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Sunday, December 26, 2004

Oghen Kelantam Jual Laksam

Laksae Part II
Continuing with my 'keropok leko' vs 'keropok lingkar' & 'keropok gote' vs 'keropok gentel' blog earlier and 'laksae' vs 'laksam', I'm going to 'blebae' (nag) more on this.

Thanks to those commented on my previous entry way back in Nov. This is my theory of what actually happened with one of my best breakfast dishes, laksae. [I normally take 2 klosong of laksae for my breakfast whenever back at Tanah Serendah Sekebun Bunga].

Large proportion of Kelantanese (especially in Kelantan) do have some problems of adjusting their tongues to speak the standard BM, or what Kelantanese label as 'kkecek luar' (bercakap bahasa orang luar; 'orang luar' is what we called those non-Kelantanese). Often, their tongue adjustments resulted in rather funny and strange all sort of sounds/dialect; something I would rather say sounds between Terengganu's and God knows what. The ending syllable of a word has always been in the loose and lazy 'ae' sounds for Kelantanese. Thus, to force a word to be ended in a rather definate sound is quite a challenge to our untrained tongues.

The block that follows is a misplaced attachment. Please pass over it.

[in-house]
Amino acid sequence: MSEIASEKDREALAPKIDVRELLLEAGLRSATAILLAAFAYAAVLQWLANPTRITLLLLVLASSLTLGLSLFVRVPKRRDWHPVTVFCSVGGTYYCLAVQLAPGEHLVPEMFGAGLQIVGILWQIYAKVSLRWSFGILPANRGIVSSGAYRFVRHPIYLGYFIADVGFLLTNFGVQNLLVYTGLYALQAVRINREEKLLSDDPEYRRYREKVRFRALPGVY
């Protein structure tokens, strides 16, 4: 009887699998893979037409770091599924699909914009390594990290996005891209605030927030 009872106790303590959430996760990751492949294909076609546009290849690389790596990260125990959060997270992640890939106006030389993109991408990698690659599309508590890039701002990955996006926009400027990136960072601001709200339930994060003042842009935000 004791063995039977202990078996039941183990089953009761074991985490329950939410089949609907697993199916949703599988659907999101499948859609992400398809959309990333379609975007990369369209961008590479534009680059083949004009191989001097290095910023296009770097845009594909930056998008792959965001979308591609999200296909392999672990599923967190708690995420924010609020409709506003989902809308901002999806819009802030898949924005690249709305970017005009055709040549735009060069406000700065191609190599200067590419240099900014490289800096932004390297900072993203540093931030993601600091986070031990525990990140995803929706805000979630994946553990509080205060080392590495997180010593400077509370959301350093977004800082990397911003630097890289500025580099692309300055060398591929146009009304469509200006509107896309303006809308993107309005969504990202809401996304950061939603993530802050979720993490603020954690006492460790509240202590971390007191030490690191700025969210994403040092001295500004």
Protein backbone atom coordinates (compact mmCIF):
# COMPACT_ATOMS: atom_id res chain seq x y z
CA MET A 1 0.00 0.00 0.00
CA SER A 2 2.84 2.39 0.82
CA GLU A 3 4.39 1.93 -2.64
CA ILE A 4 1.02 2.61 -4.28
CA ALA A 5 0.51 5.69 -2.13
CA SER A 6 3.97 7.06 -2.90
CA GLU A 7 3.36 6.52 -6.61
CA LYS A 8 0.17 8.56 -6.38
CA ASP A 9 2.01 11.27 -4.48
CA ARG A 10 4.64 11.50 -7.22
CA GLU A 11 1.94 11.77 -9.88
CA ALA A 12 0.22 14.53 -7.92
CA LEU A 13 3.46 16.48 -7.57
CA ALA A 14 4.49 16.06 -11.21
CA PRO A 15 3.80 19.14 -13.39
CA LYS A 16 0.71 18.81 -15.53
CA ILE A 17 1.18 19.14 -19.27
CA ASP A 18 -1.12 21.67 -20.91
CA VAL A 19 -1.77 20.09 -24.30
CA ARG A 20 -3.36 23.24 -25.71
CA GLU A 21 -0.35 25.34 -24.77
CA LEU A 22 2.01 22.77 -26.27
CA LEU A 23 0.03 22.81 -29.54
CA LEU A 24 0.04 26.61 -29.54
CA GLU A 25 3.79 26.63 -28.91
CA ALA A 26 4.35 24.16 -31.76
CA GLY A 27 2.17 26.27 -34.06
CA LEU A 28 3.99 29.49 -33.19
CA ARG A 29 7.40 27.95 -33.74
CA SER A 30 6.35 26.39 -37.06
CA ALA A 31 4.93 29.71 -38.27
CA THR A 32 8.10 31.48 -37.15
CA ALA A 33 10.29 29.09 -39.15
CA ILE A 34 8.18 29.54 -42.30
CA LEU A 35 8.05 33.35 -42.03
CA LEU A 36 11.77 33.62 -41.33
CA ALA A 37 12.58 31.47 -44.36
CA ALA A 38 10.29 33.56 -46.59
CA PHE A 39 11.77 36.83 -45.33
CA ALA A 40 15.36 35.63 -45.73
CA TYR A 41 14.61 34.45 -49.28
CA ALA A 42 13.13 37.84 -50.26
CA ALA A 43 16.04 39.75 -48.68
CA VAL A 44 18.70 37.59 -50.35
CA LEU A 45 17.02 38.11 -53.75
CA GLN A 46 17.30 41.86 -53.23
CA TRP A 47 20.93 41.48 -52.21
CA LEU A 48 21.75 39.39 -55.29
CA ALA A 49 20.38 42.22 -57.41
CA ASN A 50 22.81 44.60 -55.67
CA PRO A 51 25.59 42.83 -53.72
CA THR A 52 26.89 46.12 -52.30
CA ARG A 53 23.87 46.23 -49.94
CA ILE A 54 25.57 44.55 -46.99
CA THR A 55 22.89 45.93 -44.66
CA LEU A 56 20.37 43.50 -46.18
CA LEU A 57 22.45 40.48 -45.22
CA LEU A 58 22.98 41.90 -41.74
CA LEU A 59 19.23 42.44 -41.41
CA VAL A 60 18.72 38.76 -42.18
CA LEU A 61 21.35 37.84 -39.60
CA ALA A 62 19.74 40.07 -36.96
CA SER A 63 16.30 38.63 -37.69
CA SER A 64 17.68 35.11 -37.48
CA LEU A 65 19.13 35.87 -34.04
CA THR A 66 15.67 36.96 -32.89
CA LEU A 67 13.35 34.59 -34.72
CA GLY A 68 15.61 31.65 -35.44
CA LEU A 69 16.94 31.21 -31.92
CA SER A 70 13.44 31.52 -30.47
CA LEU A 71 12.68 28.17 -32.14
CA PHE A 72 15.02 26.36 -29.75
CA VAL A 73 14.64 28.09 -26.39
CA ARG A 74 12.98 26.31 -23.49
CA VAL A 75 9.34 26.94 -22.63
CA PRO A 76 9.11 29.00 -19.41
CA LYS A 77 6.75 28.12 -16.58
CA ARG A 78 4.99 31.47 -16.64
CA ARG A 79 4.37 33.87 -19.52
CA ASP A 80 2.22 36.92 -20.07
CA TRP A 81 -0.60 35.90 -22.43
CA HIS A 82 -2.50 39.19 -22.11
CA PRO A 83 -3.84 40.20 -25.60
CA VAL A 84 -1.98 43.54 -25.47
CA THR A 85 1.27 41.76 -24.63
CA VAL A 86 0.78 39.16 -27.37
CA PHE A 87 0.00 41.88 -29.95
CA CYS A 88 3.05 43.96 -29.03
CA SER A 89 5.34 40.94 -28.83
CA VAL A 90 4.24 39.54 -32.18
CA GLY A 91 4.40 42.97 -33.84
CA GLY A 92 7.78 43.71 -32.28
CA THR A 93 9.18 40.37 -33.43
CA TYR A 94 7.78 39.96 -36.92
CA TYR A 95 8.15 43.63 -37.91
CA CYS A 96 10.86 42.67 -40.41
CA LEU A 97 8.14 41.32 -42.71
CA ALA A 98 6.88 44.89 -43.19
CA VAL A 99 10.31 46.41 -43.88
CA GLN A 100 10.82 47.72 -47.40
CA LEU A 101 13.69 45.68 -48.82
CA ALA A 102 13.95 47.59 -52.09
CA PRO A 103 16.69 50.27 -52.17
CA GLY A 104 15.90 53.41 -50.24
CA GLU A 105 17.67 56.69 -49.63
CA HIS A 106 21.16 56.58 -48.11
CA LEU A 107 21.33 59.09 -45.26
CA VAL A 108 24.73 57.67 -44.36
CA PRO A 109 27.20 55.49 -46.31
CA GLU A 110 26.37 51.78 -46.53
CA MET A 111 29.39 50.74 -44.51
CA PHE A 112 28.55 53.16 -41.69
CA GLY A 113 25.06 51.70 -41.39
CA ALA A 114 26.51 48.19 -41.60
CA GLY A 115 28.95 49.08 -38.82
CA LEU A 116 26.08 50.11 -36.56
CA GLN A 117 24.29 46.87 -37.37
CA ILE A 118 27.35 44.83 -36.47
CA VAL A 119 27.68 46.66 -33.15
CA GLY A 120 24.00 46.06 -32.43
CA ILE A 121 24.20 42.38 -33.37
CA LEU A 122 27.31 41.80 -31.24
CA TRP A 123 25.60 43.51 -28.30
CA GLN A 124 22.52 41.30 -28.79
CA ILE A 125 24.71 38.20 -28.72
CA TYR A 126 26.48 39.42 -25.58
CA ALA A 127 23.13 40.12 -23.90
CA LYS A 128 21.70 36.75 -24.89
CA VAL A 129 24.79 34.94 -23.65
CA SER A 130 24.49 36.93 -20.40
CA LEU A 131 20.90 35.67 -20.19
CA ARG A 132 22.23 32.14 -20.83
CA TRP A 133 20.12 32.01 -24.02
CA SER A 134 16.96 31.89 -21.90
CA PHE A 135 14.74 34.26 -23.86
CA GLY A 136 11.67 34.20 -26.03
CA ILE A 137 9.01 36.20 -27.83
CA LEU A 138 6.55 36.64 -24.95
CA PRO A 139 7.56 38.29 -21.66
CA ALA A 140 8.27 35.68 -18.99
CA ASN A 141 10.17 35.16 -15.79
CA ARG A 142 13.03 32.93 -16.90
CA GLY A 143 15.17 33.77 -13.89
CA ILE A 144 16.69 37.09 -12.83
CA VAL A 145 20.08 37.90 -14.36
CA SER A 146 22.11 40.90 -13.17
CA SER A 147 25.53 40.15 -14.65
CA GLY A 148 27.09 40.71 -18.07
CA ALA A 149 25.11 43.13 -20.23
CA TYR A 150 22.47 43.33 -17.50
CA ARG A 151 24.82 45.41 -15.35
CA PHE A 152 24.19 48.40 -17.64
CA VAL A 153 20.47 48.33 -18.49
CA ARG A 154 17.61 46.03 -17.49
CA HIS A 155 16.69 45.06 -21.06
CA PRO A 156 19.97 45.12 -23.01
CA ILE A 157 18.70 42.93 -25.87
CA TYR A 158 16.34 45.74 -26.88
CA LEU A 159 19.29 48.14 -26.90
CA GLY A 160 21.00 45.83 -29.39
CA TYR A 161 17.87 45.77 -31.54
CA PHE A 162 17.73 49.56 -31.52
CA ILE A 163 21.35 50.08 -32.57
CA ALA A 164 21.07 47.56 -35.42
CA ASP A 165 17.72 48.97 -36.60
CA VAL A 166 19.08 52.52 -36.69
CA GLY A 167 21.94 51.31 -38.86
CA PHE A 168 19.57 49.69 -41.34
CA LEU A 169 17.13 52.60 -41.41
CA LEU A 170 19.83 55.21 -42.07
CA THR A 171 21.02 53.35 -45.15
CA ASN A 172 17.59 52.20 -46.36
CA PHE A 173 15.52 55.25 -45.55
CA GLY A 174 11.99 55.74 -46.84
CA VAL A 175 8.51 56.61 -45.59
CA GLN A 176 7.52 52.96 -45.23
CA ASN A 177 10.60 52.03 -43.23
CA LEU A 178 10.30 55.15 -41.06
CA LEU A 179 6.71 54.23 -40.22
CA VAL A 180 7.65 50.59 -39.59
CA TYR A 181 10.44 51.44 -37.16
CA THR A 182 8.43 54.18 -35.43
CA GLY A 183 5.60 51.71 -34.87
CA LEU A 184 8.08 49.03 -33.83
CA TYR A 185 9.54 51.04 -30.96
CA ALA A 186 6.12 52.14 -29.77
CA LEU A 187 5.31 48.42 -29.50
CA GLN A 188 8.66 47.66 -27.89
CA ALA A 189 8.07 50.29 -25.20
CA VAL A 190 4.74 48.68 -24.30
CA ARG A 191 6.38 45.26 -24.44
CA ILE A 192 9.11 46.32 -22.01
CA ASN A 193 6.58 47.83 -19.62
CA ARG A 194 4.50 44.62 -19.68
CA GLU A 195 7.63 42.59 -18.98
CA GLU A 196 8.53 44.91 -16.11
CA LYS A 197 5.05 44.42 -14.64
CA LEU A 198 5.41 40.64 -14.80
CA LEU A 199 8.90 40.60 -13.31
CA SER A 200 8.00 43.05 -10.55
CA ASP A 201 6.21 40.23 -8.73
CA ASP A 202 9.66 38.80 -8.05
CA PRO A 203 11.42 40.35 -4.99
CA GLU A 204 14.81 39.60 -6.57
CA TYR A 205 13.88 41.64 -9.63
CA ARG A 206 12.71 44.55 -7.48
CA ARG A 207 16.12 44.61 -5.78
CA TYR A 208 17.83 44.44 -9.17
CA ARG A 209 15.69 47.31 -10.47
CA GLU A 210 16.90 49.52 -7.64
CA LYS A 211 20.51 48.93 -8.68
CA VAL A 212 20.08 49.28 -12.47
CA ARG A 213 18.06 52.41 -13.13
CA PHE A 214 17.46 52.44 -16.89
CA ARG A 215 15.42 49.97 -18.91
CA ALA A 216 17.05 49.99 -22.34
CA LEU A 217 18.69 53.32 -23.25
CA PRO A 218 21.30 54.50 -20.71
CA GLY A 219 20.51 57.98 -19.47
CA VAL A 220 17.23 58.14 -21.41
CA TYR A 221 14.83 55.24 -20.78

'Kelatae' becomes 'Kelantam' or 'Kelanten'
'Jalae' becomes 'Jalam' or 'Jalen'
'Makae' sometimes heard as 'Makam'

Once, a Kelantanese friend was talking (to a non-Kelantanes) on how easy it was to prepare tom-yam.
And this is what he said (partly),
'Senen saje, katak-katak serai pahtu... ' (It's so easy, just pounce a few stick of lemongrass and .... )

Suddenly the amphibian somehow come into the poor tomyam. Coz why, in Kelantanlingo, ketuk is 'katok'. So much of trying to kkecek lua.

Thus, it's understanable when Kelantanese food stall operators in Kay El uttered the word 'laksam' for the humble yet delicious 'laksae'. Trying to kkecek lua it was. Sadly, the world was introduced to the cuisine as laksam, and laksam it has wrongly become. [bengang aku]

Tabek should be given to Terengganu khepok leko sellers who stick to their mothertongue and not trying to kkecek lua by saying 'keropok lengkor' for instance. It simply stays as keropok leko where it should/could have been truly and rightly 'kerepok lingkar' instead.

So, once and for all:
IT IS LAKSAE , NOT bl**dy laksam !!!

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